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Is the internet responsible for the poor health of the traditional retailer?

Wednesday, Jul 13, 2005

Posted By Larry Adlerstein

Q: Is the internet responsible for the poor health of the traditional retailer?

A:  No, I don't believe the internet is a major factor as yet. Many retailers have the option of entering internet sales if they want to learn this new market (as we are).

For those who do not diversify, there is an uncomfortable phenomenon - your rents, salaries and other expenses stay constant but the internet drains 10% or so of your sales. That must be addressed. But overall, including internet sales, the art material industry is down. Ask any manufacturer.
0 Comments | Posted in Notes From Larry

MAP – Minimum Advertised Pricing

Thursday, Feb 09, 2006

Posted By Larry Adlerstein

At this writing, February ’06, the individuals and companies that bring you color, brushes and surfaces are embroiled in a debate about MAP – Minimum Advertised Prices. We are having an important dialogue.

Some manufacturers (and we support these manufacturers) feel the excessive discounting damages the reputation of their products. It makes them look cheap.

The also feel that this deep discounting will centralize distribution. Only the most efficient, the Wal-Marts, will survive and the smaller retailers will fail.

As the retail distribution becomes more focused the few big survivors can dictate terms and smaller manufacturers will be pushed aside and the manufacturing base may slip away to china where manufacturing is cheapest.

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0 Comments | Posted in Notes From Larry

A&C, DaVinci Paint & Leon Nicaragua

Tuesday, Aug 14, 2007

Posted By Larry Adlerstein

A&C partners with DaVinci Paint to help repaint a historic mural in Leon, Nicaragua. Marcello Dworzak, President of DaVinci Paint, of Irvine, California is donating gallons of his new fluid acrylic to the artist community of this small Nicaraguan city on the Pacific. The mural depicts the plight of the Nicaraguan peoples who have suffered with many invasions. A&C President, Larry Adlerstein, came across the mural when he was visiting his 19 year-old daughter who was “gap yearing” in Central America. The teenager was traveling alone, often hitchhiking for months. Dad went down to “check up on her.” They stayed at Rancho Esperanza, a hammock hostel on the beach. $12 a night room and board. They had 2 flat tires getting there. The mural graces the walls of the Central Square. The hot Central American sun has faded the years old painting. The cooperation of DaVinci Paint and local artists will brighten the mural with Artist Grade Pigments. The Leon effort is being organized by Danilo Gutierrez Garcia.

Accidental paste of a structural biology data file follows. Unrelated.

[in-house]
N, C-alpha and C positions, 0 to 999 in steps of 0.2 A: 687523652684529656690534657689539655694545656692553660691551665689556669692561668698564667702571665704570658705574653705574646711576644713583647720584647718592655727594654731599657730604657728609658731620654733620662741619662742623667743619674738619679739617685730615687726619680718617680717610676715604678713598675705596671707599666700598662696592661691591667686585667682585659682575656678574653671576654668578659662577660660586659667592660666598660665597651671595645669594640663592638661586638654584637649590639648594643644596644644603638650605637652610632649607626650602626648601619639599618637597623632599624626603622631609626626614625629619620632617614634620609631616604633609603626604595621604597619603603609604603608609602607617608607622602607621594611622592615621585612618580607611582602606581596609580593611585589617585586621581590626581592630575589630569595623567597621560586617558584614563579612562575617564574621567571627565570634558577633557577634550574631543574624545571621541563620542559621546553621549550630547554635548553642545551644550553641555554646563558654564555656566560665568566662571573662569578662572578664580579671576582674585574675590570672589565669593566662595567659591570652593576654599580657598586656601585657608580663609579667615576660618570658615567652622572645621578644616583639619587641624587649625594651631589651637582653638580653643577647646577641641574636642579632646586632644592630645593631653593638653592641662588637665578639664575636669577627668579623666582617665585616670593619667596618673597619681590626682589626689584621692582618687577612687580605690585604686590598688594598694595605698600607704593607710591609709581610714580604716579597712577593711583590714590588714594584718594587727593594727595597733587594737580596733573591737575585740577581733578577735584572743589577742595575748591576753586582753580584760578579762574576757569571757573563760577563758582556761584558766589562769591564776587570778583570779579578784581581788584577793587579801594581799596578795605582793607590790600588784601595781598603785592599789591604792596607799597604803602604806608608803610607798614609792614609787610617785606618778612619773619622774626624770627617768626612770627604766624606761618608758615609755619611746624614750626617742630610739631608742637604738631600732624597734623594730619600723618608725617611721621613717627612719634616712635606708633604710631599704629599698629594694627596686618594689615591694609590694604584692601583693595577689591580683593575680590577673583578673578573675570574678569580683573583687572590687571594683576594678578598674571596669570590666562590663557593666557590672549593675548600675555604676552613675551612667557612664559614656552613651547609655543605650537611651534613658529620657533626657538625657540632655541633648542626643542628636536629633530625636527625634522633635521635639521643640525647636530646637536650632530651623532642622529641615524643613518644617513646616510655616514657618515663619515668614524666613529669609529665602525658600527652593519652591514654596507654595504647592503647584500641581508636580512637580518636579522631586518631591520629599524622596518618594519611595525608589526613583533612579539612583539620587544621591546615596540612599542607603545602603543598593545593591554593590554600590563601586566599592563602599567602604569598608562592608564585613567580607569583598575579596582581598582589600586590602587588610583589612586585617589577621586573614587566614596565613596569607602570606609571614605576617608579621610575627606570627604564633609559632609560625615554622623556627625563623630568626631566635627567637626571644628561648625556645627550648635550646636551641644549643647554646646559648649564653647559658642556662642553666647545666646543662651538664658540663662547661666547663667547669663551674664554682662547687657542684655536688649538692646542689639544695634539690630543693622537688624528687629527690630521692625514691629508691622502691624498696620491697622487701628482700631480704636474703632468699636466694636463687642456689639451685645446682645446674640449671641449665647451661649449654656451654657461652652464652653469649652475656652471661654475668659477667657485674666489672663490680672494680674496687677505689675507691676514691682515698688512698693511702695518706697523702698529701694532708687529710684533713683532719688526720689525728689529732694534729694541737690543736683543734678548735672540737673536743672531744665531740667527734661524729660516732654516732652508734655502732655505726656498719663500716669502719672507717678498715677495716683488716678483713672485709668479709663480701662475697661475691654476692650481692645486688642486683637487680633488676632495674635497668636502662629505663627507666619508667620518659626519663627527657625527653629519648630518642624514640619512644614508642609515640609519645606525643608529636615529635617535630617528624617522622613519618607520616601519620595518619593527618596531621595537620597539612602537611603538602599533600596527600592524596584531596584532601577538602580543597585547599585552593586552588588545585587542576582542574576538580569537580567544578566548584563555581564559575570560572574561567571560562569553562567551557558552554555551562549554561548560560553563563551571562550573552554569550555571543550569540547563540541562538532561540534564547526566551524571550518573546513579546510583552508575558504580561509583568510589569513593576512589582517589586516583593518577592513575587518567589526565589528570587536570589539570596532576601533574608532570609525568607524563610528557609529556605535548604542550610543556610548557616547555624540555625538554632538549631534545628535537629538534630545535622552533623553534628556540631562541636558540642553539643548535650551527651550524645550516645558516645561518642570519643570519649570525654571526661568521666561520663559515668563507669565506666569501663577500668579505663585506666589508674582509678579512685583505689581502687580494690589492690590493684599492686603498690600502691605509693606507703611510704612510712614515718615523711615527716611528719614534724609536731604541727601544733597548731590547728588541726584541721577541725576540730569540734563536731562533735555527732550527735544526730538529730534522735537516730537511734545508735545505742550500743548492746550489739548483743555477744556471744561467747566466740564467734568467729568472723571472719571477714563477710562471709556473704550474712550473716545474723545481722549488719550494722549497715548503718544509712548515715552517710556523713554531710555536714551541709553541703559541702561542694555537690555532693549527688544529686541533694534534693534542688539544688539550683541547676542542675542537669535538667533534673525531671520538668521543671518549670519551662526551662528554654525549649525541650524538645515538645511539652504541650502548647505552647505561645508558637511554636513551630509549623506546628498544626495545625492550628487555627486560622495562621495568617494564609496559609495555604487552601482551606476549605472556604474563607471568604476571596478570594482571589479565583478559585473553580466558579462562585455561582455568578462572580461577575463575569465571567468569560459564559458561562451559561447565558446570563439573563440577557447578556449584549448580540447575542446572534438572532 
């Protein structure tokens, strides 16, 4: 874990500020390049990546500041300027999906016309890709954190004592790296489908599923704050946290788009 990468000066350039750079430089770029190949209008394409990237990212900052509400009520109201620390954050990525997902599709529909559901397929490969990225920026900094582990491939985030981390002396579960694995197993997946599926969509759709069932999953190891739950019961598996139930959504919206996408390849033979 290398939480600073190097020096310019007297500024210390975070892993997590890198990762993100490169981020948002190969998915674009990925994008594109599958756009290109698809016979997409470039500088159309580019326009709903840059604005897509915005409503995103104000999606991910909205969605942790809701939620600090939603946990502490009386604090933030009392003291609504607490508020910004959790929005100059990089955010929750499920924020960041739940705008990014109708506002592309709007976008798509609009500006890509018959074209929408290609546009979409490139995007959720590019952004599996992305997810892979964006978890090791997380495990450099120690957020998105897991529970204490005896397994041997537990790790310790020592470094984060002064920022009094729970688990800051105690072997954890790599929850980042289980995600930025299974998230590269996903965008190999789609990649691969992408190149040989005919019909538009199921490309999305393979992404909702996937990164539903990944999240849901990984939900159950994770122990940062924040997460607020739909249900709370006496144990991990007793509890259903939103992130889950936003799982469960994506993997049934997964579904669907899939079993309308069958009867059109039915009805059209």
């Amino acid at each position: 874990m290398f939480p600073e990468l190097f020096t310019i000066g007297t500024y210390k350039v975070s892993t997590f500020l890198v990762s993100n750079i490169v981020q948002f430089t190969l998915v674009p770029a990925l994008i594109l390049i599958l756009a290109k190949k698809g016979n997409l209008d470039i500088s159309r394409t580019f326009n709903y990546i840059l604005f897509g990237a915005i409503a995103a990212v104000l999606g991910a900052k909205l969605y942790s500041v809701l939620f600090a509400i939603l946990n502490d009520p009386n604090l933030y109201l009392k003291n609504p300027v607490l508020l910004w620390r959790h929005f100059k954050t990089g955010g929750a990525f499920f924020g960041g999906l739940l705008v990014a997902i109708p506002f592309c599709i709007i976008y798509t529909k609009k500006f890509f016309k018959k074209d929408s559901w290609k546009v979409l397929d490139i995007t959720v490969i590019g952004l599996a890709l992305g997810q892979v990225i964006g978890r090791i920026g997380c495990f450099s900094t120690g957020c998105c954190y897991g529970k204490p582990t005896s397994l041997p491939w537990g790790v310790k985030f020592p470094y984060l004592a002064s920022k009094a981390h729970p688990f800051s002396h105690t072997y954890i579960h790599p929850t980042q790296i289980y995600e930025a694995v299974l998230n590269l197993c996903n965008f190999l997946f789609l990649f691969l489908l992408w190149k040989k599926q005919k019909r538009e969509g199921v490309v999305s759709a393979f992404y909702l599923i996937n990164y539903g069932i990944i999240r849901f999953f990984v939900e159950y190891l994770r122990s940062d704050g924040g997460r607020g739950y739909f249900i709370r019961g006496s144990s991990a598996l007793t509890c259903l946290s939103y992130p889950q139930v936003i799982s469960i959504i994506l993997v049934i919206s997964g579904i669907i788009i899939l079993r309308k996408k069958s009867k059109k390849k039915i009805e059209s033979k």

0 Comments | Posted in Notes From Larry

Dear Artist

Friday, Aug 31, 2007

Posted By Larry Adlerstein

Dear Artist,

In our 2002 catalogue I wrote…

“This catalogue finds my business and our world in an interesting time in the circle clock of history. The shrinking world puts each of us in contact with humans all around the globe.

We can’t ignore international trade and business. Our clothes, food, and even art supplies are made everywhere. Shopkeepers, like me, seek their best values for their customers – often to be found in the low wage third world.

How do I feel about today’s retailing? Pretty good.
Yes, it’s true that American jobs are being lost, but third world jobs are being created. Our world will be a more peaceful place only if jobs and money are more evenly spread. Containers coming in from China and India may be our best insurance against the anger of war and terrorism.”

Beware; sometimes the things that you wish for come true. 

Now a days people come into our store looking at labels. What they’re not looking for is “Made in China.”

Here’s our dilemma. Here’s our position. 

There are economic realities that we ignore at our own peril, but within those realities we can steer towards a better result.

The dilemma is that the American consumer’s present standard of living is based on the import of cheap Asian goods and retailers who ignore that reality are put out of business. Another dilemma is that domestic management, companies, and jobs are being lost so that we are even more dependent on those overseas factories.

Our position: At first we named our Asian imports honestly so we sold “Mao Brushes” and “T’ang Easels.” These were products made to our specifications in China.

Our later position is to support domestic companies even if they use Asian manufacturers. Better yet we keep production closer to home if possible. We presently buy all the Canadian stretched canvas they can make for us.

Larry Adlerstein

0 Comments | Posted in Notes From Larry

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